We draw this example from one of our simulations in which the variable most strongly associated with ** y** is not one of the actual effect variables (in this particular example, there are two effect variables). This situation occurs because at least one variable has moderate correlation with both effect variables, and these effects combine to make its marginal association stronger than the marginal associations of the individual effect variables. Standard forward selection in this case would select the wrong variable in the first step; by contrast, the iterative nature of IBSS allows it to escape this trap. Indeed, in this example IBSS yields two high-purity CSs, each containing one of the effect variables.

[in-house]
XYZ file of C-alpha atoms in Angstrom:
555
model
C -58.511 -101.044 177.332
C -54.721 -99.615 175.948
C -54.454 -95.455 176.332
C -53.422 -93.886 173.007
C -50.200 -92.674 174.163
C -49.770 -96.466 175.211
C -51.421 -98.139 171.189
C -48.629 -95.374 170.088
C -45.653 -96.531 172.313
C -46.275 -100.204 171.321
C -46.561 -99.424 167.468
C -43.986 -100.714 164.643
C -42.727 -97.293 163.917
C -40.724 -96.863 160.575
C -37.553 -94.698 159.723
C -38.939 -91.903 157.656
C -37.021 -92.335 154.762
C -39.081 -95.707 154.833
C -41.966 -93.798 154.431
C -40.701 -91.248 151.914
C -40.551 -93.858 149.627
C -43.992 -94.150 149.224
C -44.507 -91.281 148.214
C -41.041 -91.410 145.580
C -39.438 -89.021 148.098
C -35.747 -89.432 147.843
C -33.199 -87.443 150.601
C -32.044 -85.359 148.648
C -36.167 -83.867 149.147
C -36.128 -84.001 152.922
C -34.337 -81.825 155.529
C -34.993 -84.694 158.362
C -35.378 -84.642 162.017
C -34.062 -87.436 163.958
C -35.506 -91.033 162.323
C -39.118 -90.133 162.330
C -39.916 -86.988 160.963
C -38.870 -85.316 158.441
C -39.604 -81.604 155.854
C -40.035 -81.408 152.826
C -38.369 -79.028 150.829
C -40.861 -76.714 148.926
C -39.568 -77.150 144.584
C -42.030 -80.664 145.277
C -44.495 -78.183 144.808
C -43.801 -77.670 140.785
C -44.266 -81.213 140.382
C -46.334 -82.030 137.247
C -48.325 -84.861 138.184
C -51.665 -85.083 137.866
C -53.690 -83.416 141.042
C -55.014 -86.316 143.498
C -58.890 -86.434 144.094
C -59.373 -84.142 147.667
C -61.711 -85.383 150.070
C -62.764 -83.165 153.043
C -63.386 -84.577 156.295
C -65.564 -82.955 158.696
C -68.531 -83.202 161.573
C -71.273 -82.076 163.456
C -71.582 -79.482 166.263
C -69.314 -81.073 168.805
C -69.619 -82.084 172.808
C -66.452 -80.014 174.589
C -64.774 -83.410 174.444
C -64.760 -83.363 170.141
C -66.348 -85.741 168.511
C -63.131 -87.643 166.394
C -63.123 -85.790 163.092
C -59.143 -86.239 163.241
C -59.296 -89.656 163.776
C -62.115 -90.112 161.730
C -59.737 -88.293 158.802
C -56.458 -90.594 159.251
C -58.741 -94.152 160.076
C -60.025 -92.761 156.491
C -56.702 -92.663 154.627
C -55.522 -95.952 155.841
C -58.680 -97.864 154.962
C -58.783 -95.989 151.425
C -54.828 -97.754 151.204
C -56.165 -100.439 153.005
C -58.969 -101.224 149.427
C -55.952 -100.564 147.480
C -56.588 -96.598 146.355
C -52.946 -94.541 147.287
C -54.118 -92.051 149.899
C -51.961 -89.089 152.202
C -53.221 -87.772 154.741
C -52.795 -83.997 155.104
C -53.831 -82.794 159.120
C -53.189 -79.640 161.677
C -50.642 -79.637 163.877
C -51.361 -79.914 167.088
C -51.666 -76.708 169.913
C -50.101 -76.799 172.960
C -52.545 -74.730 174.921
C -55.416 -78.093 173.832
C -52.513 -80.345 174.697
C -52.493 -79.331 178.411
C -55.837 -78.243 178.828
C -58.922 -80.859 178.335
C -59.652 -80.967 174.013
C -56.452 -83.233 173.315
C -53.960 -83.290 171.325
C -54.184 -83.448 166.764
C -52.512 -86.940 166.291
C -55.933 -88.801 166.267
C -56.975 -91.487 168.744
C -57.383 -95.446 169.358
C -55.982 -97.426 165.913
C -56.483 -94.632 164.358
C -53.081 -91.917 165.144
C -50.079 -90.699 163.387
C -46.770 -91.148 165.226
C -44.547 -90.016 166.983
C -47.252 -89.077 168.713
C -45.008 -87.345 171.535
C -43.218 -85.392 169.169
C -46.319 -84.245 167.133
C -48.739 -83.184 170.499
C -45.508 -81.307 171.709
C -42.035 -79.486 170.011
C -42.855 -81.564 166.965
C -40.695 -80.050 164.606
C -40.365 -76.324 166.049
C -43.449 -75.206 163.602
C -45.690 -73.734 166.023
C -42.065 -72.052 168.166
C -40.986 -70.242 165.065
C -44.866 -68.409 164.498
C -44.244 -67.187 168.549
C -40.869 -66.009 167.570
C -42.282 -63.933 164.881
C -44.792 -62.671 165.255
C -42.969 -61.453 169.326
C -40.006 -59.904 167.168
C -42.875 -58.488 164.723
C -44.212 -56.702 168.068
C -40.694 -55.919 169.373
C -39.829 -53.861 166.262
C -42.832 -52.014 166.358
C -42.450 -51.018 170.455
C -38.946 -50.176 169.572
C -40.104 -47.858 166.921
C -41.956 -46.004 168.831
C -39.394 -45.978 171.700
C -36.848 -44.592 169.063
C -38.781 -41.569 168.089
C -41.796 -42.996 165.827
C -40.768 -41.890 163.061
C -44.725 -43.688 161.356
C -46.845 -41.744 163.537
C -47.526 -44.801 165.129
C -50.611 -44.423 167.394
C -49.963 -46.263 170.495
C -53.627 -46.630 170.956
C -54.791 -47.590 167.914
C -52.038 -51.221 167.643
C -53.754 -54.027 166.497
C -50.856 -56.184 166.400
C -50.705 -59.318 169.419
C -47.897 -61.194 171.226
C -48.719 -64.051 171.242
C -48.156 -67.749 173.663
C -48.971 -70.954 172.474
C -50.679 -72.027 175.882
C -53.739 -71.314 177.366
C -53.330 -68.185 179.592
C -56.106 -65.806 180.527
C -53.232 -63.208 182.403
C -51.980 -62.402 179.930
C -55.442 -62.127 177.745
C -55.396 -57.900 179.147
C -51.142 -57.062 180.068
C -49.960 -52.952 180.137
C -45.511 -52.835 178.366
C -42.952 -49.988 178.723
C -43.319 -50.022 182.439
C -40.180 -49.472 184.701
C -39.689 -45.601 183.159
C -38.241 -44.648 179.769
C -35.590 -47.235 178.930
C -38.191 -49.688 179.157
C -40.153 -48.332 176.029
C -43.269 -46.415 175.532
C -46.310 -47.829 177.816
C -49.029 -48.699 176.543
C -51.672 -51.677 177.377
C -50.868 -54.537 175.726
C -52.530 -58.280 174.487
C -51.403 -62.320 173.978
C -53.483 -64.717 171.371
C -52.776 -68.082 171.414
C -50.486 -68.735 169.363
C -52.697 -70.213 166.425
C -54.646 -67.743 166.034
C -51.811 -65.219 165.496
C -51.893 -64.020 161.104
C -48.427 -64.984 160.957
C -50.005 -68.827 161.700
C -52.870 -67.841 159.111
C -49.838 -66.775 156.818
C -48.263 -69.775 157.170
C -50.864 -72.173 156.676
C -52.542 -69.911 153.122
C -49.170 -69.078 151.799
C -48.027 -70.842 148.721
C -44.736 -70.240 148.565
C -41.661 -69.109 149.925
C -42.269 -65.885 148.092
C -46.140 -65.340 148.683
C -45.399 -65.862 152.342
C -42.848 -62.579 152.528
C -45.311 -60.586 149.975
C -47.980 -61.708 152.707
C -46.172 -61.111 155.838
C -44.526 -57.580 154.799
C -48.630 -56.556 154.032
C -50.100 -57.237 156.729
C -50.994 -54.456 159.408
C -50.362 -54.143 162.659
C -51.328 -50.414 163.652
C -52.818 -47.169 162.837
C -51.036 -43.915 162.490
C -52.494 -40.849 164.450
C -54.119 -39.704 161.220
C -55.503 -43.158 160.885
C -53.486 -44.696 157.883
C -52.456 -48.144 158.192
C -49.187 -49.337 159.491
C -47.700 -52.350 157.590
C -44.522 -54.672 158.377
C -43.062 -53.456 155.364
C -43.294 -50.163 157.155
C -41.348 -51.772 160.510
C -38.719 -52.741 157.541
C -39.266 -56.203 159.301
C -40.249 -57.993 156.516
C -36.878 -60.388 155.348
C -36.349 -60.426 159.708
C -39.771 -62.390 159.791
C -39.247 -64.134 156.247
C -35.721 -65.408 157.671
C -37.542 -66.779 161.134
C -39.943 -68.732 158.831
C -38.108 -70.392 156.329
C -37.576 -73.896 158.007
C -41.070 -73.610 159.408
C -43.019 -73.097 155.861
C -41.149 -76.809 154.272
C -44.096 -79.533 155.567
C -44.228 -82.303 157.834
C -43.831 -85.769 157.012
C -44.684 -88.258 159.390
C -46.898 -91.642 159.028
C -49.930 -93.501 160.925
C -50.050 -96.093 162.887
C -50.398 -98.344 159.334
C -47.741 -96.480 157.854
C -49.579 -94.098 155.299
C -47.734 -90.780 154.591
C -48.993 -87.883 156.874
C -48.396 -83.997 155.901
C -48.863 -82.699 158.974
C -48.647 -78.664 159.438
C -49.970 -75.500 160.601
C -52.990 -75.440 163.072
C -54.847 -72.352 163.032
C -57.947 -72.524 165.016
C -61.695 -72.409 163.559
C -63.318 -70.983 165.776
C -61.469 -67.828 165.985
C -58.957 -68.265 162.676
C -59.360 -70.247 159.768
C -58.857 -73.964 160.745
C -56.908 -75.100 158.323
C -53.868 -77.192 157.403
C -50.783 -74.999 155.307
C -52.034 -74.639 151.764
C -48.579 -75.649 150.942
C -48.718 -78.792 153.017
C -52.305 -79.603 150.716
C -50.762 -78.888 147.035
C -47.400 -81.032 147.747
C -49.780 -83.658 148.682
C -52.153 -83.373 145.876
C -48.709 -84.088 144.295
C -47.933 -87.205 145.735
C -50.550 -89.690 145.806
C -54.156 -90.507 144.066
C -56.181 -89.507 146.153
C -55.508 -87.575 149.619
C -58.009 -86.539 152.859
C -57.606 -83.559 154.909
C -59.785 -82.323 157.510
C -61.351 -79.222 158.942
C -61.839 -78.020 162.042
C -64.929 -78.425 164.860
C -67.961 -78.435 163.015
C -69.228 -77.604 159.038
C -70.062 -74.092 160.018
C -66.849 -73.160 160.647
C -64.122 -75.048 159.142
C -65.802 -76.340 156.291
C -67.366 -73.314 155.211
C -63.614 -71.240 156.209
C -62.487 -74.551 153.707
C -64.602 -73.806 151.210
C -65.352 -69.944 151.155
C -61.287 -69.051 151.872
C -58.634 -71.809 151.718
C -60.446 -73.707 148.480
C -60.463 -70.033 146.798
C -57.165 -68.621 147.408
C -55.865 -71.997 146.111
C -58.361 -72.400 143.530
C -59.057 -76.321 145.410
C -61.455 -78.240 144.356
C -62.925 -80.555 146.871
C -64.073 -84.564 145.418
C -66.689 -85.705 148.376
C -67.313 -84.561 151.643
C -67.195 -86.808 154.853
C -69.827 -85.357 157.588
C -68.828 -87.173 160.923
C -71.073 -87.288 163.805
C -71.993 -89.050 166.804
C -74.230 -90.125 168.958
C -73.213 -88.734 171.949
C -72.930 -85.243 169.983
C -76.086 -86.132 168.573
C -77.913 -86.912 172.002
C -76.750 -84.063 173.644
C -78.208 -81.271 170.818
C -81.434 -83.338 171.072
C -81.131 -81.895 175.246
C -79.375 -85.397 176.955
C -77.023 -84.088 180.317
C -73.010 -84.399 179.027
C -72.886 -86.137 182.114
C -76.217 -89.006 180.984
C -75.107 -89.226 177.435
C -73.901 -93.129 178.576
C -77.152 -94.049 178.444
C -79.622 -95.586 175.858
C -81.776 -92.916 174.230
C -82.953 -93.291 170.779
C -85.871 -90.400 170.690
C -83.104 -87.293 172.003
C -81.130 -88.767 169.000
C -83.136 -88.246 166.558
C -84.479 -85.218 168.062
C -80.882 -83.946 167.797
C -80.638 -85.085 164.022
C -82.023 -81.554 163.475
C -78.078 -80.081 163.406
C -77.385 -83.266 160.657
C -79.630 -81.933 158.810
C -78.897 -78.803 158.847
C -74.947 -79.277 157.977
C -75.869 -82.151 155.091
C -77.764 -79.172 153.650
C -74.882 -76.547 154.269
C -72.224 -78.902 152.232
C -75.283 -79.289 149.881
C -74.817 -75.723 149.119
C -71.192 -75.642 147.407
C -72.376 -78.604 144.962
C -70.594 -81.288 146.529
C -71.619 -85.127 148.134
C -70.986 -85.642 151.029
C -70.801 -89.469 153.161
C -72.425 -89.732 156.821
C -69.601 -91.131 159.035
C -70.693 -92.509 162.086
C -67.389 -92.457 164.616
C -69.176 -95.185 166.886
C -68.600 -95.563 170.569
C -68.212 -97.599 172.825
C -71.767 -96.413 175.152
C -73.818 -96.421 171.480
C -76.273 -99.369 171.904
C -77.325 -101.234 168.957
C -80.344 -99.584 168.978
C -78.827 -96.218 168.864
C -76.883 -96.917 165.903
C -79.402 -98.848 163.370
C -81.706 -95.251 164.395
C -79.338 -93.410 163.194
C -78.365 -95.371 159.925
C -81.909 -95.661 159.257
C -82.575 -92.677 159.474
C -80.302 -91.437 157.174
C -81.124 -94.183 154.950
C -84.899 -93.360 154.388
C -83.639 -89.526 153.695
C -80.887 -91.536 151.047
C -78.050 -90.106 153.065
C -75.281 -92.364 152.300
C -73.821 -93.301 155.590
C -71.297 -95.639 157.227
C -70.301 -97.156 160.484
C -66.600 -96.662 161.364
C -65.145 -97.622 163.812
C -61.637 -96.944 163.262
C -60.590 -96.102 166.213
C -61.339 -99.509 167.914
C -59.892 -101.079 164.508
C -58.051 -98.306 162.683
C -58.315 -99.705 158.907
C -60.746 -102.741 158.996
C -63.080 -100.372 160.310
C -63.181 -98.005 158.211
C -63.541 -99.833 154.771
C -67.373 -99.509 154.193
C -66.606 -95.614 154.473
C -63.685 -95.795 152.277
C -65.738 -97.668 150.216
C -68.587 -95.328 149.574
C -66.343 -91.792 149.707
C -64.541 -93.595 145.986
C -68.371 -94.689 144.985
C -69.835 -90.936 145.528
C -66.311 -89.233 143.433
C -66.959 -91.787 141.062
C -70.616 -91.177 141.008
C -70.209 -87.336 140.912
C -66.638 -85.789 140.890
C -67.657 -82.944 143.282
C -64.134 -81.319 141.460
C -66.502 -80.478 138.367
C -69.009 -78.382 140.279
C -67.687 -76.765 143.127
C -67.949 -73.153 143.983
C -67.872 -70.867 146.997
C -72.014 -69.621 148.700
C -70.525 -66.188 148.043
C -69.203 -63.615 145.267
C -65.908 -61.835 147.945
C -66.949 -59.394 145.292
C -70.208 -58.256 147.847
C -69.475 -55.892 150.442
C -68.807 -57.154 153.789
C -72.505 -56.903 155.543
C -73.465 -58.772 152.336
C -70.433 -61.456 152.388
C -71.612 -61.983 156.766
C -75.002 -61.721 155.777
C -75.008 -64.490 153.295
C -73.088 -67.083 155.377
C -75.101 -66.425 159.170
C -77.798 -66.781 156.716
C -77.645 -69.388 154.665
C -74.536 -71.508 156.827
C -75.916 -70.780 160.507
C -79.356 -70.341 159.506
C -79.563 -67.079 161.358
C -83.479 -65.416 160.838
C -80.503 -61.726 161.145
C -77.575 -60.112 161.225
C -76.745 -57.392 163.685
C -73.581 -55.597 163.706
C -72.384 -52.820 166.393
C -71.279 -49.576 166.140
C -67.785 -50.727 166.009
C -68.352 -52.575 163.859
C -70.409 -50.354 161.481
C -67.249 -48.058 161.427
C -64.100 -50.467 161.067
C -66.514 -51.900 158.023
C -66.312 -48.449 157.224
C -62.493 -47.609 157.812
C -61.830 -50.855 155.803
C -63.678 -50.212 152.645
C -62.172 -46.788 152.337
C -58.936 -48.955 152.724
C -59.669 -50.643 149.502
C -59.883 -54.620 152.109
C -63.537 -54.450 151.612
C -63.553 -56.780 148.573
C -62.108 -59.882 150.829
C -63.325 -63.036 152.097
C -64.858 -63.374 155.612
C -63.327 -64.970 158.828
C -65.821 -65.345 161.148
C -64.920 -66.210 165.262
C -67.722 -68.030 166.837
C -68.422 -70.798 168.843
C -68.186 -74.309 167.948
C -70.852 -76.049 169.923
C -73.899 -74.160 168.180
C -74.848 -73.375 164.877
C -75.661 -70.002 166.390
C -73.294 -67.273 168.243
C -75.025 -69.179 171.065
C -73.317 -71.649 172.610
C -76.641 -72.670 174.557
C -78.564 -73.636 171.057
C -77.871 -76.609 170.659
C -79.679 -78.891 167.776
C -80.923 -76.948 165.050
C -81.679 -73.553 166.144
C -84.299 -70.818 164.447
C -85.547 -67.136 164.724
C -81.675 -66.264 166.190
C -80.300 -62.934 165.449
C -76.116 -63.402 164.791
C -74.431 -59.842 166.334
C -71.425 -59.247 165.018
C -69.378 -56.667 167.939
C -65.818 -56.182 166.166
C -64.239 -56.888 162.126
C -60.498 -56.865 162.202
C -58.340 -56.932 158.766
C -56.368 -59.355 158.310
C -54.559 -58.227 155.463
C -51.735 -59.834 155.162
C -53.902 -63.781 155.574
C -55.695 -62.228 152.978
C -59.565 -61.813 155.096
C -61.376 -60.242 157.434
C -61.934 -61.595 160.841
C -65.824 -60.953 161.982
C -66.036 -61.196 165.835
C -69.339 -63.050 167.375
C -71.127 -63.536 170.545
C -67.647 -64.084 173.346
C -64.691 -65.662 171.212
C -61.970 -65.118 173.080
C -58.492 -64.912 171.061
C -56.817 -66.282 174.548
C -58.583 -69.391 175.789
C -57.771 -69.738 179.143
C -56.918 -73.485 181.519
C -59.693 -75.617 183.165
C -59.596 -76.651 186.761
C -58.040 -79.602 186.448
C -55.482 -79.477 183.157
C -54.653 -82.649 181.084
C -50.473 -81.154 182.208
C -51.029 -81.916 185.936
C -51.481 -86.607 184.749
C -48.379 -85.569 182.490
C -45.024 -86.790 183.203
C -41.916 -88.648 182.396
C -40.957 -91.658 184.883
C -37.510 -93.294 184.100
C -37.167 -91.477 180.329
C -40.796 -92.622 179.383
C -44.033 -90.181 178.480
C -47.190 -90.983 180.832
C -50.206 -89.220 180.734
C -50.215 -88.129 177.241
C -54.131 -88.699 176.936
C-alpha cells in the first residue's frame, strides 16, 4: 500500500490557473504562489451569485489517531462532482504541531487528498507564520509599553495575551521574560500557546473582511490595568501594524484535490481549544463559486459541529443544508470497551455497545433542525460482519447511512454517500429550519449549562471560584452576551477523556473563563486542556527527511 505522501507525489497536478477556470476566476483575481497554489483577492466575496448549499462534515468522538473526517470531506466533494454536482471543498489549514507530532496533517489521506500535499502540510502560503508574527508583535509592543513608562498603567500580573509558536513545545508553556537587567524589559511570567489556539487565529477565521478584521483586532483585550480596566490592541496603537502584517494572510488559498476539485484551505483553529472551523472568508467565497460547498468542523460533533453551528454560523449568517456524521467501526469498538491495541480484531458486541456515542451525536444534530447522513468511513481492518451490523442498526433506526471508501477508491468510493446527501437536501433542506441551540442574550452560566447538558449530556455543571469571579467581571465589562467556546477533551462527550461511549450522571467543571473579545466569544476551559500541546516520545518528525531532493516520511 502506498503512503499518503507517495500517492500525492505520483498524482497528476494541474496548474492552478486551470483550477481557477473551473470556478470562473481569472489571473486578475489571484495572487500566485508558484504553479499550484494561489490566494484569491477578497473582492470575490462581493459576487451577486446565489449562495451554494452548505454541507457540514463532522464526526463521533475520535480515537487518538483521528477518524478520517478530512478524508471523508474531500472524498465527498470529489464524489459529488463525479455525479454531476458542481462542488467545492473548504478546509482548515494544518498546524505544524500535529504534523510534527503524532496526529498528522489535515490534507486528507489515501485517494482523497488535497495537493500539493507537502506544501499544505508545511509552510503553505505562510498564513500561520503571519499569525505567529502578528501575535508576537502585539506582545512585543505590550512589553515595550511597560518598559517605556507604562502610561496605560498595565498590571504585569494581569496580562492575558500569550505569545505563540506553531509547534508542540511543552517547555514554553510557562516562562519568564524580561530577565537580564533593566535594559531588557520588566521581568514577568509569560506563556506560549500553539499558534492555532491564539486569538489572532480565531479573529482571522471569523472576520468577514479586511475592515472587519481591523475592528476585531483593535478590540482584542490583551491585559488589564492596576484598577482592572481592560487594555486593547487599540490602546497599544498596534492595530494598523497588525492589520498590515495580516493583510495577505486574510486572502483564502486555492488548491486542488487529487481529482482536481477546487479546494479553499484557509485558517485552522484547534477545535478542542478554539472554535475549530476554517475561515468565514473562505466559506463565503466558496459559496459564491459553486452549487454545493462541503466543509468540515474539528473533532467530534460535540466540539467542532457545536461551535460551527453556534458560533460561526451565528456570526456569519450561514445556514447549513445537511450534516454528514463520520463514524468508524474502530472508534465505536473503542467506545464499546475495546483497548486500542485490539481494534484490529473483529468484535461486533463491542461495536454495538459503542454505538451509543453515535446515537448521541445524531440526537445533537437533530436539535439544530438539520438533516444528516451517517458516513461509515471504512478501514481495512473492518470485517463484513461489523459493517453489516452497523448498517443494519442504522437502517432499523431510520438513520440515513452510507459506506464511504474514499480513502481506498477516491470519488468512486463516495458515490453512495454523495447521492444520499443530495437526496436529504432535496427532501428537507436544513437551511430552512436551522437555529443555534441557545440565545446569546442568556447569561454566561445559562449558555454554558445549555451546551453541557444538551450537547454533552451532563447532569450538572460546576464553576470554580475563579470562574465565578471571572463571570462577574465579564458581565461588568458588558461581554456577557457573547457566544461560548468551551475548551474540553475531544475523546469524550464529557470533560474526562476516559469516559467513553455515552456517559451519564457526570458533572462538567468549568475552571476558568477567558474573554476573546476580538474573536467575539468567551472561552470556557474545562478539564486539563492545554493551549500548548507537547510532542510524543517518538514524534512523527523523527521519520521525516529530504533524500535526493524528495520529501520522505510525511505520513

Interestingly, in this example the most strongly associated variable does not appear in either CS. This illustrates that multiple regression can sometimes result in very different conclusions compared to a marginal association analysis. An animation showing the iteration-by-iteration progress of the IBSS algorithm can be found at our manuscript resource repository (Wang et al., 2018).

### 4.2 Posterior inclusion probabilities